Mohannad started taking three psychotropic medications when he was 4. Since then, he has taken six different ADHD medications, two antidepressants, two antipsychotics and mood stabilizers, stopping and starting each one multiple times at varying dosages.
Alyasiry said medication plays a big part in ensuring Mohannad is capable of functioning at school and at home.
I dont honestly think hes ever going to be without medication, she said. Because he really does have a mental illness.
She said she wants the caseworker, psychologists and psychiatrists to all have input when medicating not just Mohannad, but all foster children that come into her care.
Thats one of my goals, to make sure the medication management is a team effort, she said.
Prescribing the medication
One of the most difficult parts of prescribing medication to foster children is inconsistency in medical records and mental health providers, Hall said.
Quite often, the foster care system doesnt have a really good track record of what theyve been given before. Hall said. So the foster parent who brings me the child knows that these are the two bottles of what hes been taking, but they dont know what else has been tried or how long hes been taking them for.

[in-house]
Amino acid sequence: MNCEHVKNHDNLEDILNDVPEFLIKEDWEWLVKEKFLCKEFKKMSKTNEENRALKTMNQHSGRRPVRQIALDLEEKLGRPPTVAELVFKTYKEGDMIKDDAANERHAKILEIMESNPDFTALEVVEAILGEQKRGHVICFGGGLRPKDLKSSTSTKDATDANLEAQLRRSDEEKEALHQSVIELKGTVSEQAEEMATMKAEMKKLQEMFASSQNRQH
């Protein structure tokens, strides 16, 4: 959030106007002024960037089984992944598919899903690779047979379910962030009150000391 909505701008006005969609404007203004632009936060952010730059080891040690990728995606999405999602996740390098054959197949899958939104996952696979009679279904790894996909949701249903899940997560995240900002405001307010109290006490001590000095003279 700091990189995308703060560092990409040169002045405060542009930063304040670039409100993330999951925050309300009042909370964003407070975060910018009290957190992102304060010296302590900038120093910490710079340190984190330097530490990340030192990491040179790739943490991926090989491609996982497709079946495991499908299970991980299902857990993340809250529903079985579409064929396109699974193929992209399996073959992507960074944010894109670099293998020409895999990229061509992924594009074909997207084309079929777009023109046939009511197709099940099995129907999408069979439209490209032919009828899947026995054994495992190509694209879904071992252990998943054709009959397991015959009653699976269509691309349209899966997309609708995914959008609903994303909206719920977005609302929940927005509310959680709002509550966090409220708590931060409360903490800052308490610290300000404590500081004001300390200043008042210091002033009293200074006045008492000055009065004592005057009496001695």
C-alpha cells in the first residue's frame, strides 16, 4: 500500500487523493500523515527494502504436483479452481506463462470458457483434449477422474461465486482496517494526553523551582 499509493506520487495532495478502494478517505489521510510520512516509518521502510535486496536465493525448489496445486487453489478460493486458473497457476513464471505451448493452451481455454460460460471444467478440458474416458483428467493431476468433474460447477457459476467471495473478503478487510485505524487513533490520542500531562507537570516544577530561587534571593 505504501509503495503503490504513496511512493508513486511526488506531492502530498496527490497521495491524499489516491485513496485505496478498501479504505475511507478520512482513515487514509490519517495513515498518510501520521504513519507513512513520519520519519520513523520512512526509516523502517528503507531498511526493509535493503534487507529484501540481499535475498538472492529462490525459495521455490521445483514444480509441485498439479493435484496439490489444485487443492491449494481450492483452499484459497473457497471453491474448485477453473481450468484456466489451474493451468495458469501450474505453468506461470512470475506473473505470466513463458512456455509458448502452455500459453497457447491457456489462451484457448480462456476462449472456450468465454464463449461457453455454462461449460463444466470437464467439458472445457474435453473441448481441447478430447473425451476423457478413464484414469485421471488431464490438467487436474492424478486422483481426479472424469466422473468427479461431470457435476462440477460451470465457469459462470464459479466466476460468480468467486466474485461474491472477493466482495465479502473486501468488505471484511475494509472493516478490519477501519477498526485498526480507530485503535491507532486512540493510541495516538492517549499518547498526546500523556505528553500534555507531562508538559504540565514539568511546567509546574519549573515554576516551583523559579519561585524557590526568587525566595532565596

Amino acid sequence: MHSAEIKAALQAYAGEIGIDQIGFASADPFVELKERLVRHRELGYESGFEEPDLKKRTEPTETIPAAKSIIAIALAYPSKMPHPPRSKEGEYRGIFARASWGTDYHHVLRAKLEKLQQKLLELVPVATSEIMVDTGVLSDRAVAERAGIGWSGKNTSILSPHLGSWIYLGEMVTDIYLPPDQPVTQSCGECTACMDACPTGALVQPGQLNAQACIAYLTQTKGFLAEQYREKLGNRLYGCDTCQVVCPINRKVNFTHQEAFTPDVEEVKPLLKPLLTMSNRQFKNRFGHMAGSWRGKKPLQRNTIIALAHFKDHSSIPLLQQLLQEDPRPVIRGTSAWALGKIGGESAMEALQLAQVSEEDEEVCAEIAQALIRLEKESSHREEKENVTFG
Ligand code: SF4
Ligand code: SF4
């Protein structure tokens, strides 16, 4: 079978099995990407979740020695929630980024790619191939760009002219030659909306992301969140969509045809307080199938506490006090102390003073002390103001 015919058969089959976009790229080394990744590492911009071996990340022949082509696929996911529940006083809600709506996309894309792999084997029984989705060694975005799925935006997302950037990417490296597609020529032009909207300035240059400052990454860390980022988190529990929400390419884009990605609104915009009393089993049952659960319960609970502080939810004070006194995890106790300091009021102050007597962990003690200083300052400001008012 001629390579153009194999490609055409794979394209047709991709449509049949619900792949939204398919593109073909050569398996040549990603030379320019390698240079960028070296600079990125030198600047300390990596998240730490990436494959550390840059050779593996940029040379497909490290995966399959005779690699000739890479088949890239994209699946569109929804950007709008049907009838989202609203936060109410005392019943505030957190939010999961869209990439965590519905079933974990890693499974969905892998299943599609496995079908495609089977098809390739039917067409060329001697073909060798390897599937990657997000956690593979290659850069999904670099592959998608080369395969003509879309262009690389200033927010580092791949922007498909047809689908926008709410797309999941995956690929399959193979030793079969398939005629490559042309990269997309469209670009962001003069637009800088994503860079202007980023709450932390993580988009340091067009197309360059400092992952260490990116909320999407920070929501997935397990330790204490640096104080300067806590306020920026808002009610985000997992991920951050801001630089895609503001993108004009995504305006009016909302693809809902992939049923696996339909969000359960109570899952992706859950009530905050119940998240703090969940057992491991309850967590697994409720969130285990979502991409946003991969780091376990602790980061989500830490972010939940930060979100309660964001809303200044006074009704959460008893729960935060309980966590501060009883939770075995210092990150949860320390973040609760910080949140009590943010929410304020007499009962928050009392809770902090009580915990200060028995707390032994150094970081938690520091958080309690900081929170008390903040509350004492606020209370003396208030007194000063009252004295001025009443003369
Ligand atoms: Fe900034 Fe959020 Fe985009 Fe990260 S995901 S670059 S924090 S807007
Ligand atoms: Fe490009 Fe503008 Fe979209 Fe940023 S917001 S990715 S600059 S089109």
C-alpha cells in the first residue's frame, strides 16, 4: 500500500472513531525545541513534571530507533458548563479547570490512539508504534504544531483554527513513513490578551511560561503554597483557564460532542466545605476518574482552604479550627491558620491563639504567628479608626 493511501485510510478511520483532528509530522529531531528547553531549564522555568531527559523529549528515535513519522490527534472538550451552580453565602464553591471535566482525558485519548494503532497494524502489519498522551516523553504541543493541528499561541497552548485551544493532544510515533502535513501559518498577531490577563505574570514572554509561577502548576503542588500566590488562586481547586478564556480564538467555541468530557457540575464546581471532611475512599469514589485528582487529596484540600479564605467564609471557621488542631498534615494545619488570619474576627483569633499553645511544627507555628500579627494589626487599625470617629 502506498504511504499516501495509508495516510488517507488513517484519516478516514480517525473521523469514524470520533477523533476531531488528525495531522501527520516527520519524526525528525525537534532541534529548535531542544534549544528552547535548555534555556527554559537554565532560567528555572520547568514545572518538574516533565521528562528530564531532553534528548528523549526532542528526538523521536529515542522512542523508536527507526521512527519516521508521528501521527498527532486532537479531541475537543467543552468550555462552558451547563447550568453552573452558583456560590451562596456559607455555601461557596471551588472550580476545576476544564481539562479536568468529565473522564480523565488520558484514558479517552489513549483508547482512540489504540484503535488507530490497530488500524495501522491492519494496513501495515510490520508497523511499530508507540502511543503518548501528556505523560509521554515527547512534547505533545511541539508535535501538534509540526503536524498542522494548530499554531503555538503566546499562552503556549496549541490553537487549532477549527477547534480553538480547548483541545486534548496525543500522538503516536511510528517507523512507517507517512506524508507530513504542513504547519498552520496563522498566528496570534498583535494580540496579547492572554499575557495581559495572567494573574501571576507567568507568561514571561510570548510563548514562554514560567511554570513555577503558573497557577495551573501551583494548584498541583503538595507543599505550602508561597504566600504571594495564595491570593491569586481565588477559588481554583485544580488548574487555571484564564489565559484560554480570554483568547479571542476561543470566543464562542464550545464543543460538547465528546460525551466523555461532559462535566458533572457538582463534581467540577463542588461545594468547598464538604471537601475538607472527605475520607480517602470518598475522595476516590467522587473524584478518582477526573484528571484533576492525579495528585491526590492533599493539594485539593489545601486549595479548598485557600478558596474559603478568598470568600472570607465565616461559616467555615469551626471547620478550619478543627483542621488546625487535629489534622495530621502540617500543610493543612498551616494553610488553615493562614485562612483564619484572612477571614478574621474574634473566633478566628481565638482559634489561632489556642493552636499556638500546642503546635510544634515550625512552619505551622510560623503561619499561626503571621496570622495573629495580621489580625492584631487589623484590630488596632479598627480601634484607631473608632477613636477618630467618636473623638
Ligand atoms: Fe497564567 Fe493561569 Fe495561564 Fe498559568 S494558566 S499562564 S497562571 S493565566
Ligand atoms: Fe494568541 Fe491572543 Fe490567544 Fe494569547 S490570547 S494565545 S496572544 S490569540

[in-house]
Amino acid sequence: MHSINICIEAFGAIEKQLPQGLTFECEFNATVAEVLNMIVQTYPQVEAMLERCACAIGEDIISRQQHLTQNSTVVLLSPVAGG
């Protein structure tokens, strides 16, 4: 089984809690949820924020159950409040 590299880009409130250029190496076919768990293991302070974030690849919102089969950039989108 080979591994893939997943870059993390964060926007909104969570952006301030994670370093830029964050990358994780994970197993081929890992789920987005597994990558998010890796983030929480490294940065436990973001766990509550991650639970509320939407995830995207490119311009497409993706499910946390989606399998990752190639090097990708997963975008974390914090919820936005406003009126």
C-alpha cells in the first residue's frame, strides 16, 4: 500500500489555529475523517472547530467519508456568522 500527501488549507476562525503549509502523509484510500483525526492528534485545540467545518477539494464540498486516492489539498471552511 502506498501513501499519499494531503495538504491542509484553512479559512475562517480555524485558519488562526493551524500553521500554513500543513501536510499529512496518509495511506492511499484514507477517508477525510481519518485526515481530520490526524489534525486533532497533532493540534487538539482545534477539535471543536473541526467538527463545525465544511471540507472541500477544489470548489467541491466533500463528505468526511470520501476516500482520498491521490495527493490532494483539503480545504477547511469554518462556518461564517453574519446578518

Getting in to see a child psychiatrist can also be a challenge because children move around so much, Hall said.
We have a shortage of child psychiatrists across the country, he said. Sometimes theres a longer waiting list to see a specialist.
The Missouri Department of Social Services acknowledges that foster children are often seeing primary care physicians rather than psychiatrists.
Foster families often seek out their primary care physicians because of time constraints. When foster parents are dealing with aggressive and disruptive behaviors, waiting a month to see a specialist is not practical, Hall said.
They can get in and see a family doctor this week if theyve got a problem going on right now, he said.
Most primary care physicians are competent when it comes to prescribing psychiatric medication, Hall said, but they probably do not have the level of expertise necessary for long-term mental health care.They might also be uncomfortable managing the medications in the long run.
Another complication is that supervision might be inconsistent. According to Department of Social Servicespolicy, once a foster child is prescribed a psychiatric medication, the caseworker, not the foster parent or doctor, has the final approval for new drugs.
In a traditional home, the parent has the primary relationship with a child, Hall said. That is not always true with caseworkers and foster children.
Sometimes its not even somebody that knows the child well, Hall said. The case manager may not have much more knowledge than I do, but theyre the one that, from the states perspective, needs to OK that.
Diagnoses, drugs problematic in children
Hall said he exercises caution when diagnosing young children with a mental disorder, and he uses even more care when prescribing medication.
Until children are up to about 4 years old, it is hard for doctors to distinguish between normal outbursts and what might be a mood disorder or emotional problem, Hall said. Children as young as 8 or 9 can be diagnosed with mood disorders, but anything younger than that is stretching the boundary, he said.